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'Her' Is A Familiar Reflection, On Relationships And Computer Screens

For The Heights

Published: Monday, January 20, 2014

Updated: Sunday, January 26, 2014 21:01

Her photo

AP Photo / Warner Bros. Pictures

Rating
Far too often, movies have a tendency to be about themselves, locked in their own world with little to connect them back to reality. They are mostly stories, retellings of histories and, despite their ability to be phenomenal as such, there is little to be retained outside of it. What Spike Jonze accomplishes in directing Her is exactly the opposite: he manages to craft a story that is not about the story—instead it explores the implications of what is being shown. The movie is not about the relationship between Theodore (Joaquin Phoenix) and Samantha (voiced by Scarlett Johansson), or the effects it has on Theodore’s existence. Instead it raises questions about human existence and what it means—what makes it beautiful and what makes it tragic.

In the throes of the final stages of his divorce, Theodore purchases himself the latest and greatest operating system, aptly named the OS1. Personalized to his own preferences and lifestyle, his OS turns into Samantha, an intuitive AI that behaves and interacts just as any person would, and convincingly so. The chemistry between the two is palpable and the writing here is spot-on, catching all the little moments that signify the growth of a romantic relationship. The audience will find it hard not to identify with the lonely Theodore and his quest for that someone to make him whole, despite the unorthodox situation. Although Samantha is only an OS, she feels real, and Johansson gives her a life that convinces even the viewer that she is much more than just sophisticated programming.

Shot as if through an Instagram filter, the film is filled with sweeping imagery of Theodore and his surroundings. The aesthetic of Her screams hipster, but not in a way that is badgering or displeasing—instead, it helps soften the blow of the futuristic aspects of the world, making it more believable and accessible to the viewer. It is hard not to imagine present-day living quarters and offices evolving into the highly modernized spaces that the characters dwell in and that the technology presented would be entirely plausible in a few decades, if not sooner. Although soft around the edges and at times utopian, the near future portrayed is stunningly familiar, with the cinematography only enhancing this slightly romanticized portrayal and giving way for the film’s more poignant moments to shine unhindered.

Despite the expert writing and pleasing aesthetics, Her does suffer from gratuity. There are more than a handful of scenes that stray into the realm of excess, leaving the viewer wishing for things to just get a move on, especially the more intimate scenes. Furthermore, the character development is fairly non-existent, with quite a few significant characters falling under the curse of the forgettable. Amy Adams plays Amy, a good friend of Theodore’s, and while the bond between the two is present, there is not much driving her growth as a person, despite the changes that transpire for her throughout the film. Her importance lies in what she has to say, not who she is or why she is important to the narrative, leaving her to be a parrot for the message of the film. This does not work against the film, however, as the message is what truly shines here, in spite of the nondescript feel of the characters involved in portraying it.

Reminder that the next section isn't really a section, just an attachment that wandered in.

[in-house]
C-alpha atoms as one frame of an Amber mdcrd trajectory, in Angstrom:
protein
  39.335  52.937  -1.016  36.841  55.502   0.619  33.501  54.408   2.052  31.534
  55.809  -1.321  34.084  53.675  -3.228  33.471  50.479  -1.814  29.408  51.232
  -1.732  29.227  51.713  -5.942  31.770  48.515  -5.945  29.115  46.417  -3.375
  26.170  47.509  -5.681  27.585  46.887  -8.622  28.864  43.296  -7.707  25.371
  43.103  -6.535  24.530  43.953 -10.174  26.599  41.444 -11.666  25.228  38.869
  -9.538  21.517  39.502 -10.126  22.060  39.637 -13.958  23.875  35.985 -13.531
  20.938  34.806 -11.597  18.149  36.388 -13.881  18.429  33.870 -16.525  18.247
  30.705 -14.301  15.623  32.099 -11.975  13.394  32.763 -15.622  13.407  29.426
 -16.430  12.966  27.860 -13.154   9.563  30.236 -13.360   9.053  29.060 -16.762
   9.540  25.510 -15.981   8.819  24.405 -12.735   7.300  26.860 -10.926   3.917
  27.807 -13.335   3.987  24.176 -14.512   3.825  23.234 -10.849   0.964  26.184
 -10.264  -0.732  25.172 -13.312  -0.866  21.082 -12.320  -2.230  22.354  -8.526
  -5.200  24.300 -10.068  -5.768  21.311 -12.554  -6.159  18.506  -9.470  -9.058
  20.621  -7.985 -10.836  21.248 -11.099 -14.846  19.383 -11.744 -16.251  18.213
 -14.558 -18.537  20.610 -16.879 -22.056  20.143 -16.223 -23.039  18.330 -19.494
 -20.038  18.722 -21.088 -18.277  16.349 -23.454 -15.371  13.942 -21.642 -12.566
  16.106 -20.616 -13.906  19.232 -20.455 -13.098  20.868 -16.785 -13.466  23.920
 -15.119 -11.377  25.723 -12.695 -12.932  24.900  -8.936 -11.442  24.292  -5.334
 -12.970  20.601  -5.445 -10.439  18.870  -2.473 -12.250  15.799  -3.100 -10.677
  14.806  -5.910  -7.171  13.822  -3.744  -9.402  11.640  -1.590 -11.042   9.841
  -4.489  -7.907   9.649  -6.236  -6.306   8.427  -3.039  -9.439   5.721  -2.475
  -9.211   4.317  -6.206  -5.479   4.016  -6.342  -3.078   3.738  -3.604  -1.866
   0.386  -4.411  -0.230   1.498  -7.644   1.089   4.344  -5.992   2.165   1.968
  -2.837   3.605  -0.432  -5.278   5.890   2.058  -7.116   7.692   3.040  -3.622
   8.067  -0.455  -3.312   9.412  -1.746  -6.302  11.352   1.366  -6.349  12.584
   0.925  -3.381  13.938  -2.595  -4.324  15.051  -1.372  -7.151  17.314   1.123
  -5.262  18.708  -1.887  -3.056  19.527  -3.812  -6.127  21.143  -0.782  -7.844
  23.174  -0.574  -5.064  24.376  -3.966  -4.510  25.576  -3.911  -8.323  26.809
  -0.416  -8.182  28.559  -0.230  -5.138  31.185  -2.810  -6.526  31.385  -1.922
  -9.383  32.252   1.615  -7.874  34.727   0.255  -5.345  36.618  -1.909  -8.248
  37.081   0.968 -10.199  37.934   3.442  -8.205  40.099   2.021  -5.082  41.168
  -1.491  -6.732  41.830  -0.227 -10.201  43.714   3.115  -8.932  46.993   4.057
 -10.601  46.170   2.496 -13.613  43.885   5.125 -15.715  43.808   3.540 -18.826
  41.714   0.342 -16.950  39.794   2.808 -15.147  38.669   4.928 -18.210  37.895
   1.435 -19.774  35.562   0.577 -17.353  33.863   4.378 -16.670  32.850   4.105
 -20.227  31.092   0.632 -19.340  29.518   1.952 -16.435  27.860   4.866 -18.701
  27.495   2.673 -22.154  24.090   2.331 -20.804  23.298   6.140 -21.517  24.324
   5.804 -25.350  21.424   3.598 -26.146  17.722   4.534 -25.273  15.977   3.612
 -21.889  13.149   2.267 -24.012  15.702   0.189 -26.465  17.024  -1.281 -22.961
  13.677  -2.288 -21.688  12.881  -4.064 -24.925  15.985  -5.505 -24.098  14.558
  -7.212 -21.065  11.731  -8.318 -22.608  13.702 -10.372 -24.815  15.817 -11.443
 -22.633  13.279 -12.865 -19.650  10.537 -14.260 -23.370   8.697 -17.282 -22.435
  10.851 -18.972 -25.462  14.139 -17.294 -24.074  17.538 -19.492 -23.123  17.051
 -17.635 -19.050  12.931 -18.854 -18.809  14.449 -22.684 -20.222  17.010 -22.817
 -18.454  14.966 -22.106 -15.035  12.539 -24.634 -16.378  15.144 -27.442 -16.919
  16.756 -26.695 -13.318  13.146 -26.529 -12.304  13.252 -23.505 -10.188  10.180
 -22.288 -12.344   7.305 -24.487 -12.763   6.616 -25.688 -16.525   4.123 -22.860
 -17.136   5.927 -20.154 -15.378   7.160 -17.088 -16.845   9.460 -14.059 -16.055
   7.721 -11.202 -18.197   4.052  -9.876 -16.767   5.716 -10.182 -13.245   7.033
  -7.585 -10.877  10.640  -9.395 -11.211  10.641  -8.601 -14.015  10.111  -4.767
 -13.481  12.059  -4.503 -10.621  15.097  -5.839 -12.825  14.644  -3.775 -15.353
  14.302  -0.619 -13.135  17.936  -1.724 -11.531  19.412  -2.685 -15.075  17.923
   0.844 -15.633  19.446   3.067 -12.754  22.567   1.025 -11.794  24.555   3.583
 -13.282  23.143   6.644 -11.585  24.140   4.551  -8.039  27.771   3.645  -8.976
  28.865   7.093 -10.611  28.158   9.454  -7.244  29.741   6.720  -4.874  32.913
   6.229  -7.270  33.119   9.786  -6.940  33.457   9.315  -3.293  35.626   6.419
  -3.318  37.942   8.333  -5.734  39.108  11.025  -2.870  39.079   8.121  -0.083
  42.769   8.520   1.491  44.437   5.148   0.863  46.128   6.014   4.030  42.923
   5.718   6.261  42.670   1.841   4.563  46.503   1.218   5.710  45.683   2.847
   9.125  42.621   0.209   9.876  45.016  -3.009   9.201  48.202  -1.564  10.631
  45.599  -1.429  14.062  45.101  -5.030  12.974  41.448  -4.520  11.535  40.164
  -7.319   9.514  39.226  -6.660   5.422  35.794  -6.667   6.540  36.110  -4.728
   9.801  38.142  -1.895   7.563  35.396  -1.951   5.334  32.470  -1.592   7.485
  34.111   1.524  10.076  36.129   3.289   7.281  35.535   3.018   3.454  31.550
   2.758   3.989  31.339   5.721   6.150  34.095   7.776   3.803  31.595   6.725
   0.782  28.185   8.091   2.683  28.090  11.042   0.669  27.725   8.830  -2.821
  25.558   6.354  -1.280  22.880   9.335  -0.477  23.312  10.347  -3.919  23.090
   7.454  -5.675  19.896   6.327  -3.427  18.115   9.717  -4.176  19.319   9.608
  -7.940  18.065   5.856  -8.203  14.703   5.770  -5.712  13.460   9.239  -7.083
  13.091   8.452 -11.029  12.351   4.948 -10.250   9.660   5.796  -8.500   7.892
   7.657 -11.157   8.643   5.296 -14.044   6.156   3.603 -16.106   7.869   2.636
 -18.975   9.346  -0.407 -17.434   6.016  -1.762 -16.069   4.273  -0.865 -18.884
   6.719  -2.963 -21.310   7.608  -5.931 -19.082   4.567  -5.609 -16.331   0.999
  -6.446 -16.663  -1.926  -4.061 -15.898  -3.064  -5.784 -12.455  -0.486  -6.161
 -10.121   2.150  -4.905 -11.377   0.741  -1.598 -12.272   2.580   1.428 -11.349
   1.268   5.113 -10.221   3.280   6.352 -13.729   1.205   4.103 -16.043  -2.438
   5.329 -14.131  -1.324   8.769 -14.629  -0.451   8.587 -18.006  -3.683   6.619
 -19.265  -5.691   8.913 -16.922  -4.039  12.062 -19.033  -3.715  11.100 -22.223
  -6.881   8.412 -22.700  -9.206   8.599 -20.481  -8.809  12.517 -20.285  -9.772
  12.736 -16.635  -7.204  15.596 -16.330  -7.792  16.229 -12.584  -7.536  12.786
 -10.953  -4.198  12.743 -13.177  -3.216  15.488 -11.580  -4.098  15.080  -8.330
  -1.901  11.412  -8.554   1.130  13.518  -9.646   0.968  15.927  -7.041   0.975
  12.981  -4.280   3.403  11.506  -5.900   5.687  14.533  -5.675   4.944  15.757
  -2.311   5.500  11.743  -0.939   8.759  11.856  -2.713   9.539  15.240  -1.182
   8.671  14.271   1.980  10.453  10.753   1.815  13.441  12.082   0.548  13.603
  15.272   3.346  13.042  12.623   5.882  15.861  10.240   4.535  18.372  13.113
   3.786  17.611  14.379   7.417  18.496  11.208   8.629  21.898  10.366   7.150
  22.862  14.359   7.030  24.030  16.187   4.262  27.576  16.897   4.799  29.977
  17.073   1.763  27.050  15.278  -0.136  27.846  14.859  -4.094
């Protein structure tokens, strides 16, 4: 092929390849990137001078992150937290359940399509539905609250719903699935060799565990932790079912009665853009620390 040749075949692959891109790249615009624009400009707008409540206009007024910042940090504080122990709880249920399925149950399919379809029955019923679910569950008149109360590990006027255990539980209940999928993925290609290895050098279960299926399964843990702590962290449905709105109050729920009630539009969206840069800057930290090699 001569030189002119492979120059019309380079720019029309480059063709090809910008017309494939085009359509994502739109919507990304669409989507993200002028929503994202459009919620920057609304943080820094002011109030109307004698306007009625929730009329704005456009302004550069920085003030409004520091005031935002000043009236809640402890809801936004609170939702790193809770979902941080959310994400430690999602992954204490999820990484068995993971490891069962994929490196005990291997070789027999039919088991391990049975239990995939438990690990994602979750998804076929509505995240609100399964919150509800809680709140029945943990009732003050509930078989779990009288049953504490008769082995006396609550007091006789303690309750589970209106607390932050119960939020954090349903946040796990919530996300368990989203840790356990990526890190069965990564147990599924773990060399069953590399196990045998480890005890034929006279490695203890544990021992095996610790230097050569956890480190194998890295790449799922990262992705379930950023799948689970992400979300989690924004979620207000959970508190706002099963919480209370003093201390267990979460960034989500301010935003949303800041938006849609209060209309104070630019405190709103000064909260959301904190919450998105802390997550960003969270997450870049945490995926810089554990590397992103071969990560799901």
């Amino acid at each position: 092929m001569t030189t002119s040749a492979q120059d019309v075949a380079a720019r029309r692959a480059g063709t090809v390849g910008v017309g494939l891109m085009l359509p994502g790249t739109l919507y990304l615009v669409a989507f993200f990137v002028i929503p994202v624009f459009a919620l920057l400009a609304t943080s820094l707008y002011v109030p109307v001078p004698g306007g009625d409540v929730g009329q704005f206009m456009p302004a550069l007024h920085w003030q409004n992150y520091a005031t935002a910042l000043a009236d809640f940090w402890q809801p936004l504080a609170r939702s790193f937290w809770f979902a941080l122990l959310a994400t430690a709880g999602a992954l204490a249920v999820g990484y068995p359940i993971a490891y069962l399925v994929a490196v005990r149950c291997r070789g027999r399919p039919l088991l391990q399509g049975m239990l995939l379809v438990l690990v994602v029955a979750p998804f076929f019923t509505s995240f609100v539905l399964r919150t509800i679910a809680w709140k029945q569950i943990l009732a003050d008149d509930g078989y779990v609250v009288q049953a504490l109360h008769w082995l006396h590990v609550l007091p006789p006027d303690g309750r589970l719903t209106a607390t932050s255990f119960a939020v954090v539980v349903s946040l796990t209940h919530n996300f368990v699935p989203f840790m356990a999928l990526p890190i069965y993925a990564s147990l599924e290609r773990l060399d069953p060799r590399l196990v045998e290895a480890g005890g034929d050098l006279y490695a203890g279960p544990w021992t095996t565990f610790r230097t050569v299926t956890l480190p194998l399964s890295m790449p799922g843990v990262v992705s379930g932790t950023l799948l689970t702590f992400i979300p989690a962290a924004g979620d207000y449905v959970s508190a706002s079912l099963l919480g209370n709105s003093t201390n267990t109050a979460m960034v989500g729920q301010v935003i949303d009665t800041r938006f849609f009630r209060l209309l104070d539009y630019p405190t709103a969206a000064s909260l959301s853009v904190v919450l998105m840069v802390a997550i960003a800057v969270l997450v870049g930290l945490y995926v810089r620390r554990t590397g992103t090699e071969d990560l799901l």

The strength of Her does not necessarily lie in this story—it’s a typical love story with the exception of Samantha being what she is. It is a story of healing and heartbreak: nothing that has not been told before. However, what makes the tale here so poignant is not the way it’s told, or who (or what) it involves, but the questions it raises. What is it that constitutes a true relationship? And what makes human existence—so fleeting and short—worthwhile? Is it that warm body to sleep next to at night, or as Amy puts it, the experience of joy? By the credits, none of what transpired in the film mattered and the relationship between Samantha and Theodore was dandelion tuft in the wind. What sticks here is the implication of their bond, the implication of Amy taking back her happiness, as does Theodore. The movie is not about Samantha, Theodore, or Amy. It is about the lives that many live right here, right now. It implores: is it so wrong to live a joyous life? And so Amy answers: “We are only here briefly, and in this moment I want to allow myself joy.”

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